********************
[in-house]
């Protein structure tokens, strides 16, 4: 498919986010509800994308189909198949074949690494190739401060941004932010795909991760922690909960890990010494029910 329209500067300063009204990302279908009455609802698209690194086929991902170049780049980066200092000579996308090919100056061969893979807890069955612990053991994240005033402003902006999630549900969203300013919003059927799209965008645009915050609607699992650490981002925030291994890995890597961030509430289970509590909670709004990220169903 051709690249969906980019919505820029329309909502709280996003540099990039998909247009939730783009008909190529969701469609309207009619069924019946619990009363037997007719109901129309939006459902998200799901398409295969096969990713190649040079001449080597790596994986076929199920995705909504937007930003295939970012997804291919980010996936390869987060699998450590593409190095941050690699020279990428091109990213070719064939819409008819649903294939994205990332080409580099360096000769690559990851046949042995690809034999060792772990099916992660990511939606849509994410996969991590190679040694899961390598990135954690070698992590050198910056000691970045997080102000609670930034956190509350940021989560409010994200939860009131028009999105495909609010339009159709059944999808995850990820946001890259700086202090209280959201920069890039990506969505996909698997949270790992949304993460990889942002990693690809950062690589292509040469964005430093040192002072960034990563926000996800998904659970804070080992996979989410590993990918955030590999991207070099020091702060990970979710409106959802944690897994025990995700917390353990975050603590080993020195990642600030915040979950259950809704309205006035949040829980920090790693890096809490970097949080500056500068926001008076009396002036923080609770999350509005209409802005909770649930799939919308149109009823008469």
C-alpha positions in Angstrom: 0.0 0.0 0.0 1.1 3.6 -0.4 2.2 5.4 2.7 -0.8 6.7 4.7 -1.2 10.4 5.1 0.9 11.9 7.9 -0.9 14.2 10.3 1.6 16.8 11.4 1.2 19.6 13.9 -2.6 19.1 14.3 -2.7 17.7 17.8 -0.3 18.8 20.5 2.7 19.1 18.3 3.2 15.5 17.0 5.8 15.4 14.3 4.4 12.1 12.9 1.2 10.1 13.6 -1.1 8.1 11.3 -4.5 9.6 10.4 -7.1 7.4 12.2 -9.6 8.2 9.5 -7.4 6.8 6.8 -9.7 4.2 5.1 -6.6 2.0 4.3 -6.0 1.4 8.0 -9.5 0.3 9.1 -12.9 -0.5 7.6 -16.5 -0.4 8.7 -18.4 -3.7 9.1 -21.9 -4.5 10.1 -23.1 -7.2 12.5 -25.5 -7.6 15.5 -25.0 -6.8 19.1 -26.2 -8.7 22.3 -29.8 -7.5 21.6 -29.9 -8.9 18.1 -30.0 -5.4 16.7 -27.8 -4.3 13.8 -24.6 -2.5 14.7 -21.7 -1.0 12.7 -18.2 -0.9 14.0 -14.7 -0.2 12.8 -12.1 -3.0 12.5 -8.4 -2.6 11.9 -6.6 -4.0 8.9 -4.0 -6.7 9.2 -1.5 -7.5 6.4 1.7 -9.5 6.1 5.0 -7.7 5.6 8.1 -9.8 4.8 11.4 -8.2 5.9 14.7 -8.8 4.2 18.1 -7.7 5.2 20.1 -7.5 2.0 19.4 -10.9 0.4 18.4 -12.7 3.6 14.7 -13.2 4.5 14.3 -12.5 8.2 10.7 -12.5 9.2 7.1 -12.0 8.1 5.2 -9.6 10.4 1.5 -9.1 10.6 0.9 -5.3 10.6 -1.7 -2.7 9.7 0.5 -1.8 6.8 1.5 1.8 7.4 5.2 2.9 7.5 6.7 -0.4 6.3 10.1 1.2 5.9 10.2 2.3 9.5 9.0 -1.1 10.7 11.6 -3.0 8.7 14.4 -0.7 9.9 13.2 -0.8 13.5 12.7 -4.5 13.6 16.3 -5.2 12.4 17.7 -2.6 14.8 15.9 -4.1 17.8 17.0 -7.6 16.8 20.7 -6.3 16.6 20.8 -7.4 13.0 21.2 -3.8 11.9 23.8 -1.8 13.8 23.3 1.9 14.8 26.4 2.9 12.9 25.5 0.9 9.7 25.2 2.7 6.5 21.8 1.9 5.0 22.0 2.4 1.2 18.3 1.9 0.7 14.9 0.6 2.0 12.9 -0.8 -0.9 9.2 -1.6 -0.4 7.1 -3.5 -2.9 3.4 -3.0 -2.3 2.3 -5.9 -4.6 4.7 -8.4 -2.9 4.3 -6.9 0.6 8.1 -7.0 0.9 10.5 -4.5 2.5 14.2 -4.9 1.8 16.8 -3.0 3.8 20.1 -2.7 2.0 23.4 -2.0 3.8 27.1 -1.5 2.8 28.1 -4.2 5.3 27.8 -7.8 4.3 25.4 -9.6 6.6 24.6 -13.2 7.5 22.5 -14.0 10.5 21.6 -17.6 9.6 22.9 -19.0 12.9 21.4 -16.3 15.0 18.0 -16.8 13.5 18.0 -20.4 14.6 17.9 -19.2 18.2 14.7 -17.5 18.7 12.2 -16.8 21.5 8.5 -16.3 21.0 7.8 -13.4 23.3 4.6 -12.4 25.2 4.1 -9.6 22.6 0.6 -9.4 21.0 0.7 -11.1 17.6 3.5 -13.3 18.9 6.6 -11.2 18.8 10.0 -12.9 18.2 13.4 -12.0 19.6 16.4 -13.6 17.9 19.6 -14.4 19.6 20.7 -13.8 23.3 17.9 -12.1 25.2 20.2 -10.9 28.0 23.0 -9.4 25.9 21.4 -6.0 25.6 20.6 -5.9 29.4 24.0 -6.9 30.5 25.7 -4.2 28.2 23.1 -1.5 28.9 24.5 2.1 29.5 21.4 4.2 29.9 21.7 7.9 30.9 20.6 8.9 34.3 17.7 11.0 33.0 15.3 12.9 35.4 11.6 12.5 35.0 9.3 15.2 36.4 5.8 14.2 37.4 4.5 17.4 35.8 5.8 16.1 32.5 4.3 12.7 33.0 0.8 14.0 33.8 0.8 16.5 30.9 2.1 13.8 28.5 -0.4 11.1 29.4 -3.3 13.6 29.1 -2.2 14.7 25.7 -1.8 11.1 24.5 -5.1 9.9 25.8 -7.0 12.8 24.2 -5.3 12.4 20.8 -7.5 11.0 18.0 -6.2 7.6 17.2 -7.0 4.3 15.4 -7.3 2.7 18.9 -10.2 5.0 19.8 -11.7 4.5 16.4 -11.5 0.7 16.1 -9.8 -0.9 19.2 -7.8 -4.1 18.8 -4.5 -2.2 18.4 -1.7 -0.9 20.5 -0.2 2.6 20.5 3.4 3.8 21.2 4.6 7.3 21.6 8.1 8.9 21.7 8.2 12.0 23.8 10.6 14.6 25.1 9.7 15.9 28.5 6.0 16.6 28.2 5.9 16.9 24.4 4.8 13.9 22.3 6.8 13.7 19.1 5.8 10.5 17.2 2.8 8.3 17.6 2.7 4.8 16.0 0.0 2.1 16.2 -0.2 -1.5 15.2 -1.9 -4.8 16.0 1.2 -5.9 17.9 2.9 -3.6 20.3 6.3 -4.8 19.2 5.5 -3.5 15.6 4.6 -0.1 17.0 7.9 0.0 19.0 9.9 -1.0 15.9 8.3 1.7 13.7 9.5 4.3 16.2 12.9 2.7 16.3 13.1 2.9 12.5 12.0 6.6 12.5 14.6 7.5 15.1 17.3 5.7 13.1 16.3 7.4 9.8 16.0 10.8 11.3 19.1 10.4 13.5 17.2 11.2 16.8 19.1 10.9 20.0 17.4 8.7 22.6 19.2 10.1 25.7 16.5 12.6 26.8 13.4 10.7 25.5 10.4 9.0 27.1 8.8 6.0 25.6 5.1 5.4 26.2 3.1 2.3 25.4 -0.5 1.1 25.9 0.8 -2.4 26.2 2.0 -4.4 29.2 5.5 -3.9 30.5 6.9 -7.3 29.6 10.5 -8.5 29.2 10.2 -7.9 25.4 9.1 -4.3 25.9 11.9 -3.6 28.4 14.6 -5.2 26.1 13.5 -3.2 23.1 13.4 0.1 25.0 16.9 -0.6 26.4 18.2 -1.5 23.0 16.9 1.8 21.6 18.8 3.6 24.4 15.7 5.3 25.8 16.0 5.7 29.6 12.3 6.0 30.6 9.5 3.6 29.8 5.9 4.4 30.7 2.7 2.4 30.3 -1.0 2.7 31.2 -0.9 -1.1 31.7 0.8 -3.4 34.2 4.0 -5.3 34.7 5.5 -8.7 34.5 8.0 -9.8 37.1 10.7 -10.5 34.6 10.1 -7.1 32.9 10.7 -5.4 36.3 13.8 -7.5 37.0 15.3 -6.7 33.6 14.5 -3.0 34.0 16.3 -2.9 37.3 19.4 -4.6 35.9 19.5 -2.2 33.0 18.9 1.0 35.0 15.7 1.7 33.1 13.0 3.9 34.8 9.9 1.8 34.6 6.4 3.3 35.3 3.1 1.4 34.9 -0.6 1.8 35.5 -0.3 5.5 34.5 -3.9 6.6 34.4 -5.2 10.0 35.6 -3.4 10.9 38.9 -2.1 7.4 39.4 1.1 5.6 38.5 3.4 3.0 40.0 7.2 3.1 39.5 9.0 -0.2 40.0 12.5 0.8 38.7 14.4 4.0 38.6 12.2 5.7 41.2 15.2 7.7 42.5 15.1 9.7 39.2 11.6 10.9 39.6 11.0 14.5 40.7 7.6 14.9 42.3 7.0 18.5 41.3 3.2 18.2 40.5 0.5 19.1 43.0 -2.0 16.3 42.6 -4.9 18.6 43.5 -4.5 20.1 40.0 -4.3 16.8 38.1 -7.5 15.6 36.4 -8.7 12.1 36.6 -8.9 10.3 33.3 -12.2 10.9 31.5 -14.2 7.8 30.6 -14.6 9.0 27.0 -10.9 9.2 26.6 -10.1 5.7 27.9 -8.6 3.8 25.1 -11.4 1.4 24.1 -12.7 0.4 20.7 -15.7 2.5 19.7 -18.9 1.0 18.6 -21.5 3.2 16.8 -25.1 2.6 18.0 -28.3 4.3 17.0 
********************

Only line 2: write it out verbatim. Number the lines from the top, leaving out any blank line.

């Protein structure tokens, strides 16, 4: 498919986010509800994308189909198949074949690494190739401060941004932010795909991760922690909960890990010494029910 329209500067300063009204990302279908009455609802698209690194086929991902170049780049980066200092000579996308090919100056061969893979807890069955612990053991994240005033402003902006999630549900969203300013919003059927799209965008645009915050609607699992650490981002925030291994890995890597961030509430289970509590909670709004990220169903 051709690249969906980019919505820029329309909502709280996003540099990039998909247009939730783009008909190529969701469609309207009619069924019946619990009363037997007719109901129309939006459902998200799901398409295969096969990713190649040079001449080597790596994986076929199920995705909504937007930003295939970012997804291919980010996936390869987060699998450590593409190095941050690699020279990428091109990213070719064939819409008819649903294939994205990332080409580099360096000769690559990851046949042995690809034999060792772990099916992660990511939606849509994410996969991590190679040694899961390598990135954690070698992590050198910056000691970045997080102000609670930034956190509350940021989560409010994200939860009131028009999105495909609010339009159709059944999808995850990820946001890259700086202090209280959201920069890039990506969505996909698997949270790992949304993460990889942002990693690809950062690589292509040469964005430093040192002072960034990563926000996800998904659970804070080992996979989410590993990918955030590999991207070099020091702060990970979710409106959802944690897994025990995700917390353990975050603590080993020195990642600030915040979950259950809704309205006035949040829980920090790693890096809490970097949080500056500068926001008076009396002036923080609770999350509005209409802005909770649930799939919308149109009823008469």